Is Social Media Making Us Less Social? [Part 1]
February 24, 2012 7 Comments
This is Part 1 in a three-part series on social media usage. Click here to read Part 2 on the personal effects of social media. Click here to read Part 3 on the impact of social media on interpersonal relationships.
Social media is a fantastic new medium for communication. It connects people from all over the world almost instantaneously and allows them to share their passions with each other. I readily admit that I’m a social media nerd. It’s been incredible to see how sites like Facebook and Twitter have transformed the way that business is done, relationships are conducted, information is shared, TV is watched, and music is listened to. Whether you think this change is good or bad, it’s happening and it’s happening fast.
While I am a big advocate of using social media, I often wonder, “Is it making us less social in real life?” Are we getting so used to instant communication and virtual relationships that we are having a hard time interacting with real people?
Allow me to illustrate:
I have been involved with the youth group at Harvard Avenue Baptist Church since 2007. During my time there, it has become much more common for students to have their phones out texting their friends (some of whom are actually there at the youth building too), checking their Facebook, or playing a game like Angry Birds or Temple Run. Despite being surrounded by their peers, friends, and adult leaders, many of them choose digital reality over actual reality. Isn’t that crazy?
It’s not just middle and high school students that are becoming so engrossed in social media that they disconnect from their social lives. College students and adults are just as bad. Many (including myself as I write this post) leave their social networks running in the background as they work. Some even find themselves checking their social networks on their mobile device while they’re in front of their computer. For example, one of my Facebook friends (a middle-aged woman) recently posted this as her Facebook status:
“I was on FB on my computer and then checked it on my phone (while I was still looking at it on my computer). LOL. I guess I was hoping there would be something different on there. Haha!”
Is the digital world really that appealing or are we so used to instant communication through an online facade that they have a hard time talking with someone face-to-face to find out what’s happening in each other’s lives? Are we so busy keeping up with what people are doing via their social media that we aren’t making anything happen ourselves?
A recent Mashable article calls attention to this ironic disconnect between our virtual and real selves: “There’s no doubt that social networking has transformed the way we interact with friends and family, and has made the world a more open and connected place. There’s just one problem — social networking is not actually social.”
There are two potential solutions to this problem: make social media more social (as the article suggests) or develop more personal discipline when it comes to social media. If you’re interested in the first solution, then read the rest of the Mashable article here.
As for the second solution, here are a few quick tips to help you (and me) disconnect from social media and reconnect with your offline networks:
- Connect with your real friends, followers, connections, and circles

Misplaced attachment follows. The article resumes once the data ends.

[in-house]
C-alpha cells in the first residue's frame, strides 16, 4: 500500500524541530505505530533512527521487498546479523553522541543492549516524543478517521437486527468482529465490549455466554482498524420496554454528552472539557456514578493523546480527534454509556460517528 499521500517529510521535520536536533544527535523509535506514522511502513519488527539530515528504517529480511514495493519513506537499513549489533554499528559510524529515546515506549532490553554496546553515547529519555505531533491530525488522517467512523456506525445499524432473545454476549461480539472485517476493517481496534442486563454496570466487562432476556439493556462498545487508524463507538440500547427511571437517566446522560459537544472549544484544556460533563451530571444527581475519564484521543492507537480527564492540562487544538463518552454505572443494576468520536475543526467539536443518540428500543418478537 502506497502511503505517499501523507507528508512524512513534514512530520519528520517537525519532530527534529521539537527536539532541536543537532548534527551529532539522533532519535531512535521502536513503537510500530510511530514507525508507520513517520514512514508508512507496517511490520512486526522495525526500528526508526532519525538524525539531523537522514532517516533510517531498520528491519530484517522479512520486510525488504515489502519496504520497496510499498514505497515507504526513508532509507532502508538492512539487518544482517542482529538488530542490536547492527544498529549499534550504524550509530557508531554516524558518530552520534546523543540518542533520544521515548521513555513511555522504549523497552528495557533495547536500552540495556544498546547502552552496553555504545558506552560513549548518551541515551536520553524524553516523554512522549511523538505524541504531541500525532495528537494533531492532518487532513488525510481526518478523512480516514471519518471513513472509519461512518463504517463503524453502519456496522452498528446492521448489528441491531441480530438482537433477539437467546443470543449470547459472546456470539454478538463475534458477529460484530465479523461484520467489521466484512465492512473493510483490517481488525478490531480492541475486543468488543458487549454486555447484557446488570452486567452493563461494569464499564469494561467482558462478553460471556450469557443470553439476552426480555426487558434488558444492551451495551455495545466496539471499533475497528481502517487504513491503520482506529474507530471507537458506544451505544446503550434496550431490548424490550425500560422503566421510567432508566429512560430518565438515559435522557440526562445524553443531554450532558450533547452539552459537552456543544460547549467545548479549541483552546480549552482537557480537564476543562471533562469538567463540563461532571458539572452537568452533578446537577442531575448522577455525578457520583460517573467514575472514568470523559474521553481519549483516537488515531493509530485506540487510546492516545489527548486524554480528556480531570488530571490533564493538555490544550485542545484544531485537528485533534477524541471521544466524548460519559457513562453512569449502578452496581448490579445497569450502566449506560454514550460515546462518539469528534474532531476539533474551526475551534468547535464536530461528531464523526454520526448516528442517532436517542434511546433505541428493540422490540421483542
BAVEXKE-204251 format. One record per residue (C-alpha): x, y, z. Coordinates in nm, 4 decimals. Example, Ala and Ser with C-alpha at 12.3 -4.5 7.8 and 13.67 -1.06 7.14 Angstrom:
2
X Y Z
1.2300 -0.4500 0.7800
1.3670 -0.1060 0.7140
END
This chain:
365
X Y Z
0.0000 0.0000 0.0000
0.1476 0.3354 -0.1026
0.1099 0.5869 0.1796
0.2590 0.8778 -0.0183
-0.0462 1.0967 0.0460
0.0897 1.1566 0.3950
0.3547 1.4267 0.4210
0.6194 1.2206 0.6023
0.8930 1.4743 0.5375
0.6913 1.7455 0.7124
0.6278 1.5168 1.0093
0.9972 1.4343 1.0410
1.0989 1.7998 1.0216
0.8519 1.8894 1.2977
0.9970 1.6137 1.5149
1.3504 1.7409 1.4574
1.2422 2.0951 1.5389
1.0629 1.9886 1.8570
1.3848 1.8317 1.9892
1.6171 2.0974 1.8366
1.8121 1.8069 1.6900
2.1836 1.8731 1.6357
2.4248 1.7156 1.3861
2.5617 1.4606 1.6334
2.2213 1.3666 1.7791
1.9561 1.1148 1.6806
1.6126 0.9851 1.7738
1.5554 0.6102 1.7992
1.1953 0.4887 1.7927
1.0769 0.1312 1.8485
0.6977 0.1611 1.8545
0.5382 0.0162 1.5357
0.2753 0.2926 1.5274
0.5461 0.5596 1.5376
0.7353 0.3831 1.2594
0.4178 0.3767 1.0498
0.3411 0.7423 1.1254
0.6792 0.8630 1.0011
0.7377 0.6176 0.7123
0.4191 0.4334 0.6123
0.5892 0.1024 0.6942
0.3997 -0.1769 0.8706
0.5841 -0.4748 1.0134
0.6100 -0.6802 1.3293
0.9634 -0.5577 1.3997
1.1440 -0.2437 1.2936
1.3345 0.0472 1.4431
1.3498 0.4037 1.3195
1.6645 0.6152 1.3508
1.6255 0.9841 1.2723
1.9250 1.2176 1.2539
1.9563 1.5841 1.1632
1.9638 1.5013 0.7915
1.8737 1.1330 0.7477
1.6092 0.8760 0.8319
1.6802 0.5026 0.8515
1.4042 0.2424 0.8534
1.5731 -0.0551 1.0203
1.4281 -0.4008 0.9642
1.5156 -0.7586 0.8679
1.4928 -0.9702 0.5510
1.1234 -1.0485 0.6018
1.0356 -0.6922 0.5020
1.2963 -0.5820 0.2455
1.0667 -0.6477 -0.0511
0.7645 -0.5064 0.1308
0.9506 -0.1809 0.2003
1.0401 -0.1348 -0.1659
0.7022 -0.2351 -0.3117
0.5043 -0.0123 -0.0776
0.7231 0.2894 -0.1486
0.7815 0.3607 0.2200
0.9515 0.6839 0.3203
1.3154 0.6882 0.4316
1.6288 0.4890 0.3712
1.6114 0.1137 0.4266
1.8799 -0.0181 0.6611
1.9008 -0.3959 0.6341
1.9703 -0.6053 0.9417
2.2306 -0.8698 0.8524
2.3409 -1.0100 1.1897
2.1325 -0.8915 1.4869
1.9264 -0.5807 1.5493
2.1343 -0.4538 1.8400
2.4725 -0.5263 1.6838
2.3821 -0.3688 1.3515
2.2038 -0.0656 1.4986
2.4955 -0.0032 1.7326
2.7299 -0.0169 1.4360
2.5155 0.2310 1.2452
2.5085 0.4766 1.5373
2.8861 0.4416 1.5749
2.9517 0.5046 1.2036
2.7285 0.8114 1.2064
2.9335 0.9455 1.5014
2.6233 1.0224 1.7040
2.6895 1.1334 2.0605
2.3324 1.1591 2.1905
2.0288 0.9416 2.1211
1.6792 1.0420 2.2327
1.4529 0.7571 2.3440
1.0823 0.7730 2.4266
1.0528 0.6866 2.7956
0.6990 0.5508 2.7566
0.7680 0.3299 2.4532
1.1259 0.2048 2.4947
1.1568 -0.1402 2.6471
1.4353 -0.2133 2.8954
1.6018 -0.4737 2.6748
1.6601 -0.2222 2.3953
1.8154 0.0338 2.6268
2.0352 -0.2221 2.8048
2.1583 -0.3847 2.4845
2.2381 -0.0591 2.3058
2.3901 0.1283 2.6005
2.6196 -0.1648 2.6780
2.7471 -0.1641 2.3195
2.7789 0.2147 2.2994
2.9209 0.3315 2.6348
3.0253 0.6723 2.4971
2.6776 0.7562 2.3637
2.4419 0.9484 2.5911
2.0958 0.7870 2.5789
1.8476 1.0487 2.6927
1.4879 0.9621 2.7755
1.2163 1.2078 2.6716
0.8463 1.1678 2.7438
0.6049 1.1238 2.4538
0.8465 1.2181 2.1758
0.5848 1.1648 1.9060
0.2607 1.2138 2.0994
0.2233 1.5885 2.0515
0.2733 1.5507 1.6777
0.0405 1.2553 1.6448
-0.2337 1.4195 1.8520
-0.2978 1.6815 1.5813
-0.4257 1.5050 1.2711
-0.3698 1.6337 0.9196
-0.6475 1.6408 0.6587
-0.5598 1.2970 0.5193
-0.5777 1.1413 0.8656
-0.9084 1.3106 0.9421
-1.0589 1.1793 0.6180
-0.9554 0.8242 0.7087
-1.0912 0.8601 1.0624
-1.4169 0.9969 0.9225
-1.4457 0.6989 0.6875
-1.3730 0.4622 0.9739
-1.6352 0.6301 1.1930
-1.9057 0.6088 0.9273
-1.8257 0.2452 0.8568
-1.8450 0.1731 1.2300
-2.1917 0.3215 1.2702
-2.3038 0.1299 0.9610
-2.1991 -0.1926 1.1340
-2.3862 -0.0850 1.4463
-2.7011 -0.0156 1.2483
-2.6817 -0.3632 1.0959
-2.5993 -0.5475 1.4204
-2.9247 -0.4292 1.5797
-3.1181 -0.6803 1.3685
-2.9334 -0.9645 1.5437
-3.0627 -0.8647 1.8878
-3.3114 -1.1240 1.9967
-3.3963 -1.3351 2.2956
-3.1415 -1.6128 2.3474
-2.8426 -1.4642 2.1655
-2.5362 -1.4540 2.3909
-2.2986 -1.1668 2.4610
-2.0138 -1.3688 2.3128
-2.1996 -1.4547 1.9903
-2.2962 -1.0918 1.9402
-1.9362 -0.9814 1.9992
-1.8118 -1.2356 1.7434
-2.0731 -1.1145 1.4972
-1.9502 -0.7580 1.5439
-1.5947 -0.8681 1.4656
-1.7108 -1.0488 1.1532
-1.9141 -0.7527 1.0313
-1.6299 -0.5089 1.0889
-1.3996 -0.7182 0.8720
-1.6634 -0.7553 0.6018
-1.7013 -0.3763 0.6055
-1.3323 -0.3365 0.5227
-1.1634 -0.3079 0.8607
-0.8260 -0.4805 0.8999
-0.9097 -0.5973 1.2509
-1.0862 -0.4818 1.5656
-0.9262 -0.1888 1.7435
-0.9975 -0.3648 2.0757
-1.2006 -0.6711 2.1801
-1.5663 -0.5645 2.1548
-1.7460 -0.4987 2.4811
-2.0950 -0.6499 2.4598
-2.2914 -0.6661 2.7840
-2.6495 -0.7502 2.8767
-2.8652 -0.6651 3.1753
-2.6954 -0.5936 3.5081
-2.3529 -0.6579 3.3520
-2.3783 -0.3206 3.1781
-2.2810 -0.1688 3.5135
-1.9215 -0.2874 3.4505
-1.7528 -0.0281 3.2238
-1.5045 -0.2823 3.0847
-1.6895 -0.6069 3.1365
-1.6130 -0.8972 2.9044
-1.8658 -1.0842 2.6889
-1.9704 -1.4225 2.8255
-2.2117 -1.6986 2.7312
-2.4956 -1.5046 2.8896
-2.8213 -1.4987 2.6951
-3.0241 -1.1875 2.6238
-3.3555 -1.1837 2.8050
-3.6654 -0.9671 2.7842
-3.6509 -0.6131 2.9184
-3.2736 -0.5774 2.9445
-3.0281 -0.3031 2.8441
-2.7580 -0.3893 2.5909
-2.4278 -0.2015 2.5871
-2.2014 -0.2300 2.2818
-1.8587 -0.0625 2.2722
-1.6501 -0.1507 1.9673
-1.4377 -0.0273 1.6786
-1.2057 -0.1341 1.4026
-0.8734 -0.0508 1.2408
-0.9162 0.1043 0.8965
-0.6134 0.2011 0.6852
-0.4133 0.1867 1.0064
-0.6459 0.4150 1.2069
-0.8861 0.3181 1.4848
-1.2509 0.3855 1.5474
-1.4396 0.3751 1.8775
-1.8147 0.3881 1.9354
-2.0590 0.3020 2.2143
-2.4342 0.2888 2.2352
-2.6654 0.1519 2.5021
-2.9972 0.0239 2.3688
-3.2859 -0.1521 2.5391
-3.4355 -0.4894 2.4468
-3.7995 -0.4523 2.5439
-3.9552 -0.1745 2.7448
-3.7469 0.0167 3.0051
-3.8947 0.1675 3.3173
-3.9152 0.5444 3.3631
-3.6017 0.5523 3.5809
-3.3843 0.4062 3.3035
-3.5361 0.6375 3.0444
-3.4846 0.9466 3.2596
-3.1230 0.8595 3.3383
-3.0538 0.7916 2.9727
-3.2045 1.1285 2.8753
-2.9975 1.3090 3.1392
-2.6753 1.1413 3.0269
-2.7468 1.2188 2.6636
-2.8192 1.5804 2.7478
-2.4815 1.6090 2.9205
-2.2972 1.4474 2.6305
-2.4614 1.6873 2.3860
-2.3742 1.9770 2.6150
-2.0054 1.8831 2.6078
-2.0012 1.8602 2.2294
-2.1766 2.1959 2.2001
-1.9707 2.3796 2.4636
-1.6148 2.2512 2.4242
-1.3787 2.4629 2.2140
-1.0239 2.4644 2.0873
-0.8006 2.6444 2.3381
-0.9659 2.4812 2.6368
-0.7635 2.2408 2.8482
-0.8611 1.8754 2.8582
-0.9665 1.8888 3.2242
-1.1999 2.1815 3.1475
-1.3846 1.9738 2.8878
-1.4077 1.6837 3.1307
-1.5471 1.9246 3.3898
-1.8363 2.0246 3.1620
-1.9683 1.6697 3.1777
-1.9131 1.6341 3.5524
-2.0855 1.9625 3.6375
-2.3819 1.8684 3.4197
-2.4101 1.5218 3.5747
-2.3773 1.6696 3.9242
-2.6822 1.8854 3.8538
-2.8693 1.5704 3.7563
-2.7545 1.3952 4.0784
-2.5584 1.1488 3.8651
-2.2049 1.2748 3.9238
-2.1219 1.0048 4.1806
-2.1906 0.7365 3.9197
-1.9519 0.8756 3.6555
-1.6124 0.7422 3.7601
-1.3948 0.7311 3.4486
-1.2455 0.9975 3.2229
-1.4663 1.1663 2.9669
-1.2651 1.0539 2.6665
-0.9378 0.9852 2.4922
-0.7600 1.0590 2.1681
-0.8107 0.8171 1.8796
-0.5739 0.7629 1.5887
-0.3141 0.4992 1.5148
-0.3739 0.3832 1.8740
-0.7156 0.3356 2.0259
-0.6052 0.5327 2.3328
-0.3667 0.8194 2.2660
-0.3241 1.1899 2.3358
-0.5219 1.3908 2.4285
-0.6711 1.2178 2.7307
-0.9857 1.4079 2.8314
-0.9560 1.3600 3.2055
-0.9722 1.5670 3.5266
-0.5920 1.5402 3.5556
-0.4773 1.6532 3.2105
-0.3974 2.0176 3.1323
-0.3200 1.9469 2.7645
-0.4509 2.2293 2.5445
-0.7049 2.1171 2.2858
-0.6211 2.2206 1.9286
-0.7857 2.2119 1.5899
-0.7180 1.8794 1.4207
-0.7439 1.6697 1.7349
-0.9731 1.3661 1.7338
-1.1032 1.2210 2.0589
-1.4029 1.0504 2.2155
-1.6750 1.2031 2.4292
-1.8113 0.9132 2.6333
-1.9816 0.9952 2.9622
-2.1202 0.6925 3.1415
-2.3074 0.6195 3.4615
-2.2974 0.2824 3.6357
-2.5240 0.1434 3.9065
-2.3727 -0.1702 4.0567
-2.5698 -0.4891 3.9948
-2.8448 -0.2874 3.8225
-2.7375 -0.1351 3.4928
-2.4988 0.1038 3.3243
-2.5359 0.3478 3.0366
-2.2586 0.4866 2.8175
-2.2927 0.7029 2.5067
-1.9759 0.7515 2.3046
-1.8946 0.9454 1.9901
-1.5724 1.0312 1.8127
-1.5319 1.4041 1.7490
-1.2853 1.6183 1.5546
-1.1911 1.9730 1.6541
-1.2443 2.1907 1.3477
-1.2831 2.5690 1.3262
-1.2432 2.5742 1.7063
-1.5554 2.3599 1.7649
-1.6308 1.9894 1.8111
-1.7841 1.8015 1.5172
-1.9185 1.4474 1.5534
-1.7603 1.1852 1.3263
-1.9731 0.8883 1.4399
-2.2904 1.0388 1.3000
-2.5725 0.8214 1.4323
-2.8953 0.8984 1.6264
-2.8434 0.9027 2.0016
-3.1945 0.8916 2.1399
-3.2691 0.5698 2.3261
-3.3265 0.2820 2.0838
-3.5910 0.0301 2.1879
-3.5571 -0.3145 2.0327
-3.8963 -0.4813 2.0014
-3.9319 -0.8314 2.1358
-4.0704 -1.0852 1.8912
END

If you want to be social with your offline networks, sometimes you have to take the initiative. Contact some of your friends (or someone you’d like to get to know better) and schedule some time to have coffee, eat lunch, or do an activity (hiking, shopping, studying, watch a movie, etc). If you have a hard time making conversation, you can invite more than one person and/or take some time before you meet to plan out some things to talk about. You can even implement some social media practices in your real friendships: “comment” on what your friends have to say, “like” what they are sharing by nodding your head or smiling, “retweet” something you talked about with one of your other friends, or create your own “circles” to “hangout” with (just make sure you don’t go around “poking” everyone).
Most importantly: when you are with other people, keep your phone in your pocket!
- Schedule social media communications
Want to be on social networks less, but still want to have an active social media presence to build your personal brand? I suggest using a service like HootSuite that allows you to spend just a few minutes each day scheduling your posts for the rest of the day. Then you can pick two or three time slots on throughout your day to check your networks and interact without feeling the need to be logged on all day. It’s been a big help for me.
- Get plugged in to your world, not the wall
One of the main reasons people get so engrossed in social networks is that they are bored. To solve this problem, find ways to stay busy: volunteer with a local organization, find a book to read, get involved in a local recreation league, spend time with friends. I’ve found the busier I am, the less inclined I am to check my social networks.
Disconnect to Connect
Take a step back and assess yourself: are you spending more time being “social” online or socializing with the real people around you? Then start implementing some of the above tips in your daily life. It may be awkward at first, but it will pay big dividends in the long run.
Don’t get me wrong, social media is a great way to stay in touch with people, especially those that have moved away or other connections you’ve made, but don’t let it be a replacement for real, quality friendships.
Learn It. Love It. Live It.
[image credit: ClearFrost on Flickr]